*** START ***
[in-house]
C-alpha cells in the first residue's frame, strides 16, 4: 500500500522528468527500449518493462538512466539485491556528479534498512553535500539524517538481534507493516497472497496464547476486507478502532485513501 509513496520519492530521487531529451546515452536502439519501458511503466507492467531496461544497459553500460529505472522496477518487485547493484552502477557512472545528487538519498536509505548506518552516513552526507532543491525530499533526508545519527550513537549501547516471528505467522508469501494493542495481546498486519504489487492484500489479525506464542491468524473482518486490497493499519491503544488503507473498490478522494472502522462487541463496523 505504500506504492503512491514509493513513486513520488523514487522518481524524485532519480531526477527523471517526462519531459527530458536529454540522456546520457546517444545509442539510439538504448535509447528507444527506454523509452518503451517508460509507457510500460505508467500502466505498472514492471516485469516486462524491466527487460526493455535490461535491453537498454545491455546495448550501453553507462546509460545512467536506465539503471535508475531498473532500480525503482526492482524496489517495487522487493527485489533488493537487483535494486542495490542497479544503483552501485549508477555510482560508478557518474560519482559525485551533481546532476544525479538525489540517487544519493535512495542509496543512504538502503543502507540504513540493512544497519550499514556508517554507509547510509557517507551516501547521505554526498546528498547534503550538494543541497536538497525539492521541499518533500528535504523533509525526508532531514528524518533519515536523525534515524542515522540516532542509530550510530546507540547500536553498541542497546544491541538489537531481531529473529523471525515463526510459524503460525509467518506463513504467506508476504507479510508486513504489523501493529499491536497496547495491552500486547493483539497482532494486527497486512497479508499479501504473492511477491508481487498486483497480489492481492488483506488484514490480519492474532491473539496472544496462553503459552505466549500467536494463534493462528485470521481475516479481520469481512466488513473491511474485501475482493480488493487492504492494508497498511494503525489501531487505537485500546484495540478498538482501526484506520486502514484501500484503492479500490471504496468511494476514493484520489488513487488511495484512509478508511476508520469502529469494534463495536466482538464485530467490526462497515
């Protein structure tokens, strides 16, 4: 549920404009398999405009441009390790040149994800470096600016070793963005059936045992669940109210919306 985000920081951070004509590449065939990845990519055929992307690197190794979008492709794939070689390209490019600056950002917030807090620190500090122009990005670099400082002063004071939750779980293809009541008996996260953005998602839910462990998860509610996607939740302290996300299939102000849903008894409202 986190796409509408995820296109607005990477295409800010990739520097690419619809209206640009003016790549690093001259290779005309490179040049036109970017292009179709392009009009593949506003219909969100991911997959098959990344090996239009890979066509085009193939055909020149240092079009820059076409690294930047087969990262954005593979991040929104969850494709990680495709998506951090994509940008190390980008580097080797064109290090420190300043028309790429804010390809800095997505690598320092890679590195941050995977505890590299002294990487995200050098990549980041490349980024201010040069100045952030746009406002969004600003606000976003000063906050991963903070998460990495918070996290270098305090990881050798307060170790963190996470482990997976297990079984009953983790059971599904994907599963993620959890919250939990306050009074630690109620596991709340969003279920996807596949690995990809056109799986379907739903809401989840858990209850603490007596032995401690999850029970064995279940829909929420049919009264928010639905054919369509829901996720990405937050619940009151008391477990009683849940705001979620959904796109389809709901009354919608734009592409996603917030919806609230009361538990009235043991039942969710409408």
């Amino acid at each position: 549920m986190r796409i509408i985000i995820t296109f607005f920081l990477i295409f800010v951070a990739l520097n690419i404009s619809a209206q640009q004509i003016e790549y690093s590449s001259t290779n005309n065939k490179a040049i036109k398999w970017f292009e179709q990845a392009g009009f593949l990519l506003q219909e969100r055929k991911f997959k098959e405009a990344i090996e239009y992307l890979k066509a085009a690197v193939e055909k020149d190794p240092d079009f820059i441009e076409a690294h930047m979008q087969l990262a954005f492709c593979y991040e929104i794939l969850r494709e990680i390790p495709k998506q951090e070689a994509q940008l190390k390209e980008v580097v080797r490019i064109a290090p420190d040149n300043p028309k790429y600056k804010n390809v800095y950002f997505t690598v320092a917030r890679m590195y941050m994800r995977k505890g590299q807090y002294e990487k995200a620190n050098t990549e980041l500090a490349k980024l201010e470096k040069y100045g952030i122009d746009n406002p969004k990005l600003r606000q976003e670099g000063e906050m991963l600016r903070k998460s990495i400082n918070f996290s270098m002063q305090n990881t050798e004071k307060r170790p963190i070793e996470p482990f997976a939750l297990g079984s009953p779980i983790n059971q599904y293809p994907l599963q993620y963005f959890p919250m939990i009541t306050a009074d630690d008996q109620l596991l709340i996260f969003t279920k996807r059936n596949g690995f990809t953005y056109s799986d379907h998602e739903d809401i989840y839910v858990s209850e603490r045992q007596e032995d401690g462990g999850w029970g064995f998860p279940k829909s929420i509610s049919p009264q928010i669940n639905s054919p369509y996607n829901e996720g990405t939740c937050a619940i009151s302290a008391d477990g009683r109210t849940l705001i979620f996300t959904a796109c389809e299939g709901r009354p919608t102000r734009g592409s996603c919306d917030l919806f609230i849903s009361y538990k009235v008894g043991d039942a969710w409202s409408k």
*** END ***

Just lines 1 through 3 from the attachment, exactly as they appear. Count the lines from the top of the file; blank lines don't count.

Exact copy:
[in-house]
C-alpha cells in the first residue's frame, strides 16, 4: 500500500522528468527500449518493462538512466539485491556528479534498512553535500539524517538481534507493516497472497496464547476486507478502532485513501 509513496520519492530521487531529451546515452536502439519501458511503466507492467531496461544497459553500460529505472522496477518487485547493484552502477557512472545528487538519498536509505548506518552516513552526507532543491525530499533526508545519527550513537549501547516471528505467522508469501494493542495481546498486519504489487492484500489479525506464542491468524473482518486490497493499519491503544488503507473498490478522494472502522462487541463496523 505504500506504492503512491514509493513513486513520488523514487522518481524524485532519480531526477527523471517526462519531459527530458536529454540522456546520457546517444545509442539510439538504448535509447528507444527506454523509452518503451517508460509507457510500460505508467500502466505498472514492471516485469516486462524491466527487460526493455535490461535491453537498454545491455546495448550501453553507462546509460545512467536506465539503471535508475531498473532500480525503482526492482524496489517495487522487493527485489533488493537487483535494486542495490542497479544503483552501485549508477555510482560508478557518474560519482559525485551533481546532476544525479538525489540517487544519493535512495542509496543512504538502503543502507540504513540493512544497519550499514556508517554507509547510509557517507551516501547521505554526498546528498547534503550538494543541497536538497525539492521541499518533500528535504523533509525526508532531514528524518533519515536523525534515524542515522540516532542509530550510530546507540547500536553498541542497546544491541538489537531481531529473529523471525515463526510459524503460525509467518506463513504467506508476504507479510508486513504489523501493529499491536497496547495491552500486547493483539497482532494486527497486512497479508499479501504473492511477491508481487498486483497480489492481492488483506488484514490480519492474532491473539496472544496462553503459552505466549500467536494463534493462528485470521481475516479481520469481512466488513473491511474485501475482493480488493487492504492494508497498511494503525489501531487505537485500546484495540478498538482501526484506520486502514484501500484503492479500490471504496468511494476514493484520489488513487488511495484512509478508511476508520469502529469494534463495536466482538464485530467490526462497515
């Protein structure tokens, strides 16, 4: 549920404009398999405009441009390790040149994800470096600016070793963005059936045992669940109210919306 985000920081951070004509590449065939990845990519055929992307690197190794979008492709794939070689390209490019600056950002917030807090620190500090122009990005670099400082002063004071939750779980293809009541008996996260953005998602839910462990998860509610996607939740302290996300299939102000849903008894409202 986190796409509408995820296109607005990477295409800010990739520097690419619809209206640009003016790549690093001259290779005309490179040049036109970017292009179709392009009009593949506003219909969100991911997959098959990344090996239009890979066509085009193939055909020149240092079009820059076409690294930047087969990262954005593979991040929104969850494709990680495709998506951090994509940008190390980008580097080797064109290090420190300043028309790429804010390809800095997505690598320092890679590195941050995977505890590299002294990487995200050098990549980041490349980024201010040069100045952030746009406002969004600003606000976003000063906050991963903070998460990495918070996290270098305090990881050798307060170790963190996470482990997976297990079984009953983790059971599904994907599963993620959890919250939990306050009074630690109620596991709340969003279920996807596949690995990809056109799986379907739903809401989840858990209850603490007596032995401690999850029970064995279940829909929420049919009264928010639905054919369509829901996720990405937050619940009151008391477990009683849940705001979620959904796109389809709901009354919608734009592409996603917030919806609230009361538990009235043991039942969710409408």